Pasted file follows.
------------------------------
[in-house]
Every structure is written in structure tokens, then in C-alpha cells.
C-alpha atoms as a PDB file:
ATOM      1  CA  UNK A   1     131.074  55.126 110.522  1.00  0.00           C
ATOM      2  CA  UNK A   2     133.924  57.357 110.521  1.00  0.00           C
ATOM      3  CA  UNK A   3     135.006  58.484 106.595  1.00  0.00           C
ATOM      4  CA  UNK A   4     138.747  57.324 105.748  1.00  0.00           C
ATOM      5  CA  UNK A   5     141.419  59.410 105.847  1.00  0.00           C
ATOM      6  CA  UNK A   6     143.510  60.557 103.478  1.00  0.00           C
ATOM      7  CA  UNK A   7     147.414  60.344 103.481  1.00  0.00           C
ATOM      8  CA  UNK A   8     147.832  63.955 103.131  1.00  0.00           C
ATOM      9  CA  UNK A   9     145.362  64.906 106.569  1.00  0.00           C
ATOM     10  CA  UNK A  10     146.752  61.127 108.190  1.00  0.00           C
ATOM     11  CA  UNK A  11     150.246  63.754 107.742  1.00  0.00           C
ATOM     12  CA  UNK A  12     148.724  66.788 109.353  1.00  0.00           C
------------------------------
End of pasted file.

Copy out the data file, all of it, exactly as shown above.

[in-house]
Every structure is written in structure tokens, then in C-alpha cells.
C-alpha atoms as a PDB file:
ATOM      1  CA  UNK A   1     131.074  55.126 110.522  1.00  0.00           C
ATOM      2  CA  UNK A   2     133.924  57.357 110.521  1.00  0.00           C
ATOM      3  CA  UNK A   3     135.006  58.484 106.595  1.00  0.00           C
ATOM      4  CA  UNK A   4     138.747  57.324 105.748  1.00  0.00           C
ATOM      5  CA  UNK A   5     141.419  59.410 105.847  1.00  0.00           C
ATOM      6  CA  UNK A   6     143.510  60.557 103.478  1.00  0.00           C
ATOM      7  CA  UNK A   7     147.414  60.344 103.481  1.00  0.00           C
ATOM      8  CA  UNK A   8     147.832  63.955 103.131  1.00  0.00           C
ATOM      9  CA  UNK A   9     145.362  64.906 106.569  1.00  0.00           C
ATOM     10  CA  UNK A  10     146.752  61.127 108.190  1.00  0.00           C
ATOM     11  CA  UNK A  11     150.246  63.754 107.742  1.00  0.00           C
ATOM     12  CA  UNK A  12     148.724  66.788 109.353  1.00  0.00           C